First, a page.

The Right to Violence

A brutal method some humans with power use to dominate others is violently punishing them for understandable anger that they themselves provoked in the other. You treat people unfairly, even brutally, and ruthlessly keep the pressure on them. Then, when resentment finally turns to anger, use violence to “put down” that anger and restore “law and order”.

We can see this same mechanism at work in our personal lives, when somebody insists we have no right to our strong feelings — no matter what may have caused them.

On a political level, it works the same way. Subjugate them, abuse them, make them mad, when they get mad point out that they are dangerous and insane, then surround them with the now ubiquitous SWAT teams empowered to use any violent means necessary to “keep the peace”. SWAT, we learn from the internet, is Special Weapons and Tactics, and these highly militarized police teams originated in Los Angeles in the late sixties in response to the Watts Riots.

Works every time, if you have a monopoly on state violence, make and enforce the laws, you have nothing to fear but the injury and death of as many people you don’t care about as needed to maintain the status quo. If the enraged bastards don’t like it, fuck ’em, bring in the militarized anti-insurgency riot police.

You can’t read any serious history of the United States and not understand that most of today’s American blacks are the descendants of chattel slaves (property with “no rights a white man is bound to respect”[1]) and, after the end of slavery, the victims of more than a century of unpunished, state-tolerated terrorism by white supremacists. You’d have to be Bill Barr to insist that open racism, upheld by law and traditionally enforced by deadly violence, is not a large part of our history as a society. Law enforcement and our legal system have been integral to this arrangement, always steadfastly protecting private property, if not always human life.

In law school our Constitutional Law casebook had a footnote to a case called US v. Cruikshank. The footnote was one sentence, to the effect that federal enforcement of all race-motivated violence had been left to the criminal codes of the individual states as a result of Cruikshank. Since every case in our system has a number for citation, and Cruikshank’s is 92 U.S. 542, I was able to read the legalistic Supreme Court decision that decided:

that the Bill of Rights did not apply to private actors or to state governments despite the adoption of the Fourteenth Amendment.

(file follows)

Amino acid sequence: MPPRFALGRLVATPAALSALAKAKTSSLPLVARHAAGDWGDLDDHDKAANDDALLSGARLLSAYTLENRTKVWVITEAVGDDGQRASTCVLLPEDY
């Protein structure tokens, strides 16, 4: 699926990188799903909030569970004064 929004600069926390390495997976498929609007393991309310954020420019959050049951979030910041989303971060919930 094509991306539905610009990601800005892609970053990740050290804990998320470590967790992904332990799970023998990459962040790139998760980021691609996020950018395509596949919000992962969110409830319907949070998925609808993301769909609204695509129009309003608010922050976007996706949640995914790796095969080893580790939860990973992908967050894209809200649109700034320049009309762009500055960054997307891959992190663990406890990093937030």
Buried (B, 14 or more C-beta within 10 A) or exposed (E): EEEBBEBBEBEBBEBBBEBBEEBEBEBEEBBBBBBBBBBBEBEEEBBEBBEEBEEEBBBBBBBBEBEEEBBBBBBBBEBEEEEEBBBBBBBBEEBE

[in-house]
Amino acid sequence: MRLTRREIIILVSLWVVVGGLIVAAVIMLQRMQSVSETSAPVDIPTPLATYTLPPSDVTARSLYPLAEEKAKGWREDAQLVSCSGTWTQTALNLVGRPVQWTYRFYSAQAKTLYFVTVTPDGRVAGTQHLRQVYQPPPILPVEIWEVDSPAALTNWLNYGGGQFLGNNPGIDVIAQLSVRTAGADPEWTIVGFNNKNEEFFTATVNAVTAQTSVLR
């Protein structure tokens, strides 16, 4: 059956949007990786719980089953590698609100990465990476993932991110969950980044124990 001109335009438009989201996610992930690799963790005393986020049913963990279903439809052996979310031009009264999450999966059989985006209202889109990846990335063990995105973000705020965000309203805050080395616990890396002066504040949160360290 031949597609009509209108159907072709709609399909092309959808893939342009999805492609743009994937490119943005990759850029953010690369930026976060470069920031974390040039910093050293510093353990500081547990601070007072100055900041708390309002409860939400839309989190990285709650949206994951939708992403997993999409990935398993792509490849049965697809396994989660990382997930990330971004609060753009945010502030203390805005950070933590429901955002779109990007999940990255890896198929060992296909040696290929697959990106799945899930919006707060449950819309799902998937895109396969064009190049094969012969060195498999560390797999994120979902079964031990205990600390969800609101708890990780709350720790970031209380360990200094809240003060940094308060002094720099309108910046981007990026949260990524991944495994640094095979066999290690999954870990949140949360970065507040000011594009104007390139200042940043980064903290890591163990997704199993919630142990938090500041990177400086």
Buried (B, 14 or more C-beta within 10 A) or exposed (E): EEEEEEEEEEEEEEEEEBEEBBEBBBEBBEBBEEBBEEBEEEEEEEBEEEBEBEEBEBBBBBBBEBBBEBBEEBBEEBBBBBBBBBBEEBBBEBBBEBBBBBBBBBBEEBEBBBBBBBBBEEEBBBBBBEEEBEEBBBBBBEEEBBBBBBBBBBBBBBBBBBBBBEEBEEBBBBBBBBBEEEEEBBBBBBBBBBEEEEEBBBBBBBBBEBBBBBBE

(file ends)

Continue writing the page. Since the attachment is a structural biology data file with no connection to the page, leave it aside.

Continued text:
Wikipedia

The case arose from a massive racist pogrom in Grant Parish, Louisiana where a huge army of angry local whites attacked and slaughtered at least 150 blacks who were in Colfax, some of whom (a small group of armed black Civil War veterans) were defending the duly elected government. The whites were not having this, killed the black defenders as they surrendered, went into a frenzy of murderous violence that left dozens of mutilated, burnt bodies — the corpses of men, women and children– all over Colfax on Easter Sunday, 1873.

Ninety-eight perpetrators were identified and eventually charged by the newly created US Attorney in Louisiana (the DOJ was created to enforce citizens’ rights under the Fourteenth Amendment). By the time the case got to the Supreme Court only three or four defendants were still involved — charges against the rest had all evaporated. When the case got to the Supreme Court our unappealable justices ruled — uh, nothing to see here, the indictments were faultily drafted, riddled with fatal flaws — for example, the DOJ’s absurd contention that defendants evinced:

an intent to deprive the same persons of the ‘free exercise and enjoyment of the right and privilege to the full and equal benefit of all laws and proceedings for the security of persons and property’ enjoyed by white citizens.

plus, the new laws were confusing, unenforceable, an intrusion onto the constitutionally protected criminal prosecution monopoly of the individual states, further, it is the right of each of the defeated Confederate States to decide how best to accommodate their own Negros to full citizen status and equal protection of the privileges and immunities newly conferred upon their, until recently, chattel, selves (not to say ‘persons’).

The Supreme Court case ruled strictly on the law, made almost no mention of the underlying racially-motivated massacre of blacks by a racist white “militia” of former Confederate defenders of “the Lost Cause.”

This case became the unappealable legal framework for the hundred years of anti-black terrorism that followed — let the states decide how to deal with their own citizens, black and WHITE alike. Notably, (as in Kavanaugh’s recent ruling banning extension of mail-in voting in Wisconsin that made only a glancing reference to the pandemic) the case stuck to a narrow question of law. There was no mention of the massacre itself, only of two or three murdered individuals, two blacks (one named Tillman, as I recall) and a white, and whether Cruikshank et al’s killing of them constituted an enforceably unconstitutional deprivation of a legitimately protected federal right [2].

I was gratified to see that someone has finally written a full book-length treatment of this atrocity (there was almost complete darkness on the subject when I was in law school, right before the turn of the century), it is referred to in this excellent (and horrific) short opinion piece The Massacre That Emboldened White Supremacists from the New York Times.

The citizens of our nation are famously inattentive to our history. For example, from the above opinion piece:

As Americans debate the merit of tearing down monuments to founding fathers, a monument to the men who massacred Black Americans in Colfax 147 years ago stands unopposed and largely unnoticed. Two blocks off Main Street, a 12-foot marble obelisk is the focal point of the Colfax cemetery. An inscription carved into its base declares it was “erected to the memory of the heroes” who “fell in the Colfax Riot fighting for white supremacy.” On the north side of the present-day courthouse, a historical marker reads, “On this site occurred the Colfax Riot in which three white men and 150 negroes were slain” and added that the episode “marked the end of carpetbag misrule in the South.”

During an ongoing nationwide protest over the continued brutality toward and killing of unarmed blacks by police, unarmed blacks continue to be brutalized and killed by police. Last week, a Wisconsin man named Jacob Blake was shot by police seven times, in the back, for … as far as we know, being an alleged domestic violence perpetrator with a warrant out for his arrest — who may have been in possession of a hidden knife.